In a new study published in GLIA on March 11, Virginia Tech neuroscientists at the Fralin Biomedical Research Institute at VTC describe how the common Toxoplasma gondii parasite prompts the loss of inhibitory signaling in the brain by altering the behavior of nearby cells called microglia.
The Centers for Disease Control and Prevention estimates that 40 million Americans have varying levels of Toxoplasma infection, although most cases are asymptomatic. Commonly passed to humans via exposure to farm animals, infected cat litter, or undercooked meat, the parasitic infection causes unnoticeable or mild, to flu-like symptoms in most healthy people. But for a small number of patients, these microscopic parasites hunker down inside of neurons, causing signaling errors that can result in seizures, personality and mood disorders, vision changes, and even schizophrenia.
“After the initial infection, humans will enter a phase of chronic infection. We wanted to examine how the brain circuitry changes in these later stages of parasitic cyst infection,” said Michael Fox, a professor at the Fralin Biomedical Research Institute and the study’s lead author.
The parasite forms microscopic cysts tucked inside of individual neurons.
“The theory is that neurons are a great place to hide because they fail to produce some molecules that could attract cells of the immune system,” said Fox, who is also director of the research institute’s Center for Neurobiology Research.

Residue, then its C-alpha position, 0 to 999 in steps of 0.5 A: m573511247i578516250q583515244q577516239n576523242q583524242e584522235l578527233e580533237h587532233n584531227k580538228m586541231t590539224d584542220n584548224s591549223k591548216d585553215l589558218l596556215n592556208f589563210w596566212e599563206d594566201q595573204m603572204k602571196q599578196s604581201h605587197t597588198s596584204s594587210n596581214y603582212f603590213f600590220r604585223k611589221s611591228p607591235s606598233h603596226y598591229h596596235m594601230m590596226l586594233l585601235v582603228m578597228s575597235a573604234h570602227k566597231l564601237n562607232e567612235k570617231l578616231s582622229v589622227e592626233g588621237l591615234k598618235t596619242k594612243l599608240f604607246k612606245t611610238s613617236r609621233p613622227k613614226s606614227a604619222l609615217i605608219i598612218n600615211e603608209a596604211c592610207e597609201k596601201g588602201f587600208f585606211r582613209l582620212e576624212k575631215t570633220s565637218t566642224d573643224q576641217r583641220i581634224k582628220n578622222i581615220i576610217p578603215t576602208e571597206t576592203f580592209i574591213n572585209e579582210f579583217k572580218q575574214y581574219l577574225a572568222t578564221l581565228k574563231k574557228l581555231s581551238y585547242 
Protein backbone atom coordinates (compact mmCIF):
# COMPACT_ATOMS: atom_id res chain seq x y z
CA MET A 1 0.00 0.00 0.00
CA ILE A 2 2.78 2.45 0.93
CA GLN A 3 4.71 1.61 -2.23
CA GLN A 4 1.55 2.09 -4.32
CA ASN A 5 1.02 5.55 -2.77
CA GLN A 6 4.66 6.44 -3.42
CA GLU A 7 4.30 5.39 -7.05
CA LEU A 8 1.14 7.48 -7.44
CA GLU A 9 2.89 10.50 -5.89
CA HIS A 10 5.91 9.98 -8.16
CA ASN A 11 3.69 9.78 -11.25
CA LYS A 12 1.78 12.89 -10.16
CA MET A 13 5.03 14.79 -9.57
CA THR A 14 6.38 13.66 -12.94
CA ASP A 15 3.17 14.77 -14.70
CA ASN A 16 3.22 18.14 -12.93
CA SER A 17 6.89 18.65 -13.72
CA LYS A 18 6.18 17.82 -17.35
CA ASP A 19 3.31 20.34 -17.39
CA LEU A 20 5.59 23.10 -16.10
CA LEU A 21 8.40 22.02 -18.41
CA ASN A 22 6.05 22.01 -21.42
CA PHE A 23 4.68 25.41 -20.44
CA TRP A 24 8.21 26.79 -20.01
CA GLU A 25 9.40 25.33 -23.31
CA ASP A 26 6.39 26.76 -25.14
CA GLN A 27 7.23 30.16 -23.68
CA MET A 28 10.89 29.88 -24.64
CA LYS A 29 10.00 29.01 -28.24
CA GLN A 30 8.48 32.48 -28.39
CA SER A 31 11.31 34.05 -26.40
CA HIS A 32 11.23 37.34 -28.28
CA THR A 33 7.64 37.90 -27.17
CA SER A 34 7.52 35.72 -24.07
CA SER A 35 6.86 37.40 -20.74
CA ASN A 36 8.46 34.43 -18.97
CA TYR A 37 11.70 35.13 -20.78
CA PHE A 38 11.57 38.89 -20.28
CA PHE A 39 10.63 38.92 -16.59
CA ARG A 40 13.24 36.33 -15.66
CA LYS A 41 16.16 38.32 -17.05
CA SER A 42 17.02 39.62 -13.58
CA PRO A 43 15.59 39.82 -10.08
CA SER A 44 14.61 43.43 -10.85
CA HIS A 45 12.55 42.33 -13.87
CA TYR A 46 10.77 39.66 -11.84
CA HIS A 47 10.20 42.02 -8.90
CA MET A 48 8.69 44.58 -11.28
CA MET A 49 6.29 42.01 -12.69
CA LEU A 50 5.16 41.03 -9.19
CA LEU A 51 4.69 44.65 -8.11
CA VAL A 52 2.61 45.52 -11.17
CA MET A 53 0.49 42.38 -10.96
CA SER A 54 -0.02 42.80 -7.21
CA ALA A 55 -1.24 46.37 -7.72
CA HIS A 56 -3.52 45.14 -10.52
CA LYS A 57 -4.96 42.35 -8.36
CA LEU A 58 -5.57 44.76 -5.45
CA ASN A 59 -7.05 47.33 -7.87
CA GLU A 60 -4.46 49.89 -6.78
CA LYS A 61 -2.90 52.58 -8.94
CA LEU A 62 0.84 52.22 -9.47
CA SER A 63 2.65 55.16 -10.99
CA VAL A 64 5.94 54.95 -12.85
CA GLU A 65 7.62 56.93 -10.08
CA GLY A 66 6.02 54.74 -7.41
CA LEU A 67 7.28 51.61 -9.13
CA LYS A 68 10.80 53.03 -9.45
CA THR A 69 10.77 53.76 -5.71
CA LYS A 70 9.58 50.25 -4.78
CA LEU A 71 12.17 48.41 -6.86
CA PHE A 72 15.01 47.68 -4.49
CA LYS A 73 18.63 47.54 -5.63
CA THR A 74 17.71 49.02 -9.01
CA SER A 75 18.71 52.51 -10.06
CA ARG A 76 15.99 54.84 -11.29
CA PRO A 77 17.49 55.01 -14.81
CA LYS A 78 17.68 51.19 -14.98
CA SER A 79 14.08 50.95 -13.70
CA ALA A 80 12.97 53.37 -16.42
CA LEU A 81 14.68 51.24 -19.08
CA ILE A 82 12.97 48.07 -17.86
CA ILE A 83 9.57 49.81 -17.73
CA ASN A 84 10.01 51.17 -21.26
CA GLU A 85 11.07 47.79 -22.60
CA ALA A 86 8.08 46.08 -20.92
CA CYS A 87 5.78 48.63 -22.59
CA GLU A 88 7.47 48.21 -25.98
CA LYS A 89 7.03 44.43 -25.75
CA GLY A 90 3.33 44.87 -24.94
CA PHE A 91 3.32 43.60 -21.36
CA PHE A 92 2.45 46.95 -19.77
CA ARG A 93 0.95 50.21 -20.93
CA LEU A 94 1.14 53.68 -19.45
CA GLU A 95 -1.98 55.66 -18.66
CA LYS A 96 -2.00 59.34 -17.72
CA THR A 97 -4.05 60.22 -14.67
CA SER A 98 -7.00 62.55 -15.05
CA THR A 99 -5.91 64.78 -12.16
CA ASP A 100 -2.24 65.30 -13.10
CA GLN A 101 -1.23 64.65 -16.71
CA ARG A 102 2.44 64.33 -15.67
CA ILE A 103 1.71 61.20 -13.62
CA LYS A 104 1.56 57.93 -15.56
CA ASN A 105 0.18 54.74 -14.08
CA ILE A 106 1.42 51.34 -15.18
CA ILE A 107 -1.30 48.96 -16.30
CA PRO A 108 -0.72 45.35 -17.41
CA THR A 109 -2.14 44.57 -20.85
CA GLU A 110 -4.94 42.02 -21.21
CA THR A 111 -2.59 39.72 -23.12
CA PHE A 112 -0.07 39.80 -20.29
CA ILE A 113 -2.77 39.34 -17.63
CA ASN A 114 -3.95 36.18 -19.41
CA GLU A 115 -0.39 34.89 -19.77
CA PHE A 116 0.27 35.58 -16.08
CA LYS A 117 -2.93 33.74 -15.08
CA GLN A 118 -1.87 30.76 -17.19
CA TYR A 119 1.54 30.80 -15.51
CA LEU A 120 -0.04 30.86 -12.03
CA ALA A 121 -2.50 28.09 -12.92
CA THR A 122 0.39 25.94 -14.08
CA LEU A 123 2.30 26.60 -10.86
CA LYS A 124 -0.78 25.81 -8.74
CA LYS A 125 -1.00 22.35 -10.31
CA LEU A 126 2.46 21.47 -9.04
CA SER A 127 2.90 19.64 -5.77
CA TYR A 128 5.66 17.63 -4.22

Fox and his collaborator, Ira Blader, recently reported that long-term Toxoplasma infections redistribute levels of a key enzyme needed in inhibitory neurons to generate GABA, a neurotransmitter released at the specialized connection between two neurons, called a synapse.
Building on that discovery, the scientists revealed that persistent parasitic infection causes a loss of inhibitory synapses, and they also observed that cell bodies of neurons became ensheathed by other brain cells, microglia. These microglia appear to prevent inhibitory interneurons from signaling to the ensheathed neurons.
“In neuropsychiatric disorders, similar patterns of inhibitory synapse loss have been reported, therefore these results could explain why some people develop these disorders post-infection,” Fox said.
Fox said the inspiration for this study started years ago when he met Blader, a collaborating author and professor of microbiology and immunology at the University at Buffalo Jacobs School of Medicine and Biomedical Sciences, after he delivered a seminar at Virginia Tech. Blader studied Toxoplasma gondii and wanted to understand how specific strands of the parasite impacted the retina in mouse models.